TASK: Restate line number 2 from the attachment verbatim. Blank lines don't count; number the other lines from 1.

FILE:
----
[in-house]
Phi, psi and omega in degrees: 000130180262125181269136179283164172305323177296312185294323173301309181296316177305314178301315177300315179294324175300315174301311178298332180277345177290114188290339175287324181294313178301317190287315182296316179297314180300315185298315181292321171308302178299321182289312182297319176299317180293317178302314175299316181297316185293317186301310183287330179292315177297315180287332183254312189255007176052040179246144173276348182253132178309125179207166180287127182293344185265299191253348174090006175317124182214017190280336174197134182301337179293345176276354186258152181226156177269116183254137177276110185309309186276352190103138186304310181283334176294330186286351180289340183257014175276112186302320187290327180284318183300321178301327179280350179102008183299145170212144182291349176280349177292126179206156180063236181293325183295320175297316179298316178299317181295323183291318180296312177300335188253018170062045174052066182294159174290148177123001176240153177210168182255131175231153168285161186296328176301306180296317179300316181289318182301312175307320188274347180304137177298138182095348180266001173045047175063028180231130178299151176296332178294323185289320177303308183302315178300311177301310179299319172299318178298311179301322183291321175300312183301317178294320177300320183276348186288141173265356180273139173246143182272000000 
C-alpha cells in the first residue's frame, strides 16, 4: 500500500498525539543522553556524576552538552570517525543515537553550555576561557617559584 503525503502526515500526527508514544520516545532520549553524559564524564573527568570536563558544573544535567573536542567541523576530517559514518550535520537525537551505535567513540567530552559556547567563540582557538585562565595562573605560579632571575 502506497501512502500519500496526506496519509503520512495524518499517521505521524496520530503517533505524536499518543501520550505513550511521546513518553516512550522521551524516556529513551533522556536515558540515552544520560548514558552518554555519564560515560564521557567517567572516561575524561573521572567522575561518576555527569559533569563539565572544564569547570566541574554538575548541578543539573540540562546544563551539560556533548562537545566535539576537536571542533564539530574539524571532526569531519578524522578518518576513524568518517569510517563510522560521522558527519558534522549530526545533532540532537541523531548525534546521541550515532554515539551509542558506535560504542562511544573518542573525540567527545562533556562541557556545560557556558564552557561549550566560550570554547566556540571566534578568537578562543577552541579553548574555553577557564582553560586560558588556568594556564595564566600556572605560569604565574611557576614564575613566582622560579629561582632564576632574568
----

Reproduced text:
Phi, psi and omega in degrees: 000130180262125181269136179283164172305323177296312185294323173301309181296316177305314178301315177300315179294324175300315174301311178298332180277345177290114188290339175287324181294313178301317190287315182296316179297314180300315185298315181292321171308302178299321182289312182297319176299317180293317178302314175299316181297316185293317186301310183287330179292315177297315180287332183254312189255007176052040179246144173276348182253132178309125179207166180287127182293344185265299191253348174090006175317124182214017190280336174197134182301337179293345176276354186258152181226156177269116183254137177276110185309309186276352190103138186304310181283334176294330186286351180289340183257014175276112186302320187290327180284318183300321178301327179280350179102008183299145170212144182291349176280349177292126179206156180063236181293325183295320175297316179298316178299317181295323183291318180296312177300335188253018170062045174052066182294159174290148177123001176240153177210168182255131175231153168285161186296328176301306180296317179300316181289318182301312175307320188274347180304137177298138182095348180266001173045047175063028180231130178299151176296332178294323185289320177303308183302315178300311177301310179299319172299318178298311179301322183291321175300312183301317178294320177300320183276348186288141173265356180273139173246143182272000000 